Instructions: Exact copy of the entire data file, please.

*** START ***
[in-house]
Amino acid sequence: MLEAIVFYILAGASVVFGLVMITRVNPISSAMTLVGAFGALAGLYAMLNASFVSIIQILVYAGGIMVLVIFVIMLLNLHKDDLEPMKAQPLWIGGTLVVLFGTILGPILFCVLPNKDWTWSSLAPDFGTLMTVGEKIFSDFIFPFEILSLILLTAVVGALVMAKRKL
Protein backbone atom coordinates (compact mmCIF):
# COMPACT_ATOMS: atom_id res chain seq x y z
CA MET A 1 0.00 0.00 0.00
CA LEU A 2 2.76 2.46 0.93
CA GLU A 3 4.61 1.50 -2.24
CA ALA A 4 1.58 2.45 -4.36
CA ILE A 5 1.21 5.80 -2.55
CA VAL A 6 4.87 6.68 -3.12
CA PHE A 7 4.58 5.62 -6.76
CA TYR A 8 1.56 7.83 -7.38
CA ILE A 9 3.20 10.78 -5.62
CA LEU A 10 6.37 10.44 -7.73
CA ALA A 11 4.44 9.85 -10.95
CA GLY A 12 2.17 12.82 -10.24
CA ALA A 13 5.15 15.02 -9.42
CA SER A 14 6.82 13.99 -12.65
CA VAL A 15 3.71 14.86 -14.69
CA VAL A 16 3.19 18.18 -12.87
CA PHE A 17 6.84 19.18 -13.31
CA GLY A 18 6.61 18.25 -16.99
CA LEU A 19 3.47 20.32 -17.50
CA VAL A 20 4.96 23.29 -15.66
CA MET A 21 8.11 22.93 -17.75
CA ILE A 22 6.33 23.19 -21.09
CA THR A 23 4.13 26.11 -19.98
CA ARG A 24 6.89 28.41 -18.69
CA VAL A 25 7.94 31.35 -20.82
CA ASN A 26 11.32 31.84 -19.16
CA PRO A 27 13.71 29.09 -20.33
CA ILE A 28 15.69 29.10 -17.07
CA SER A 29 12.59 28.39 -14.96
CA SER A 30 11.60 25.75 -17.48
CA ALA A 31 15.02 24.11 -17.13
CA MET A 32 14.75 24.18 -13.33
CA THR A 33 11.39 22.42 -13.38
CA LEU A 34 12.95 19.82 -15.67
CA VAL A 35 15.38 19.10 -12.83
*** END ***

[in-house]
Amino acid sequence: MLEAIVFYILAGASVVFGLVMITRVNPISSAMTLVGAFGALAGLYAMLNASFVSIIQILVYAGGIMVLVIFVIMLLNLHKDDLEPMKAQPLWIGGTLVVLFGTILGPILFCVLPNKDWTWSSLAPDFGTLMTVGEKIFSDFIFPFEILSLILLTAVVGALVMAKRKL
Protein backbone atom coordinates (compact mmCIF):
# COMPACT_ATOMS: atom_id res chain seq x y z
CA MET A 1 0.00 0.00 0.00
CA LEU A 2 2.76 2.46 0.93
CA GLU A 3 4.61 1.50 -2.24
CA ALA A 4 1.58 2.45 -4.36
CA ILE A 5 1.21 5.80 -2.55
CA VAL A 6 4.87 6.68 -3.12
CA PHE A 7 4.58 5.62 -6.76
CA TYR A 8 1.56 7.83 -7.38
CA ILE A 9 3.20 10.78 -5.62
CA LEU A 10 6.37 10.44 -7.73
CA ALA A 11 4.44 9.85 -10.95
CA GLY A 12 2.17 12.82 -10.24
CA ALA A 13 5.15 15.02 -9.42
CA SER A 14 6.82 13.99 -12.65
CA VAL A 15 3.71 14.86 -14.69
CA VAL A 16 3.19 18.18 -12.87
CA PHE A 17 6.84 19.18 -13.31
CA GLY A 18 6.61 18.25 -16.99
CA LEU A 19 3.47 20.32 -17.50
CA VAL A 20 4.96 23.29 -15.66
CA MET A 21 8.11 22.93 -17.75
CA ILE A 22 6.33 23.19 -21.09
CA THR A 23 4.13 26.11 -19.98
CA ARG A 24 6.89 28.41 -18.69
CA VAL A 25 7.94 31.35 -20.82
CA ASN A 26 11.32 31.84 -19.16
CA PRO A 27 13.71 29.09 -20.33
CA ILE A 28 15.69 29.10 -17.07
CA SER A 29 12.59 28.39 -14.96
CA SER A 30 11.60 25.75 -17.48
CA ALA A 31 15.02 24.11 -17.13
CA MET A 32 14.75 24.18 -13.33
CA THR A 33 11.39 22.42 -13.38
CA LEU A 34 12.95 19.82 -15.67
CA VAL A 35 15.38 19.10 -12.83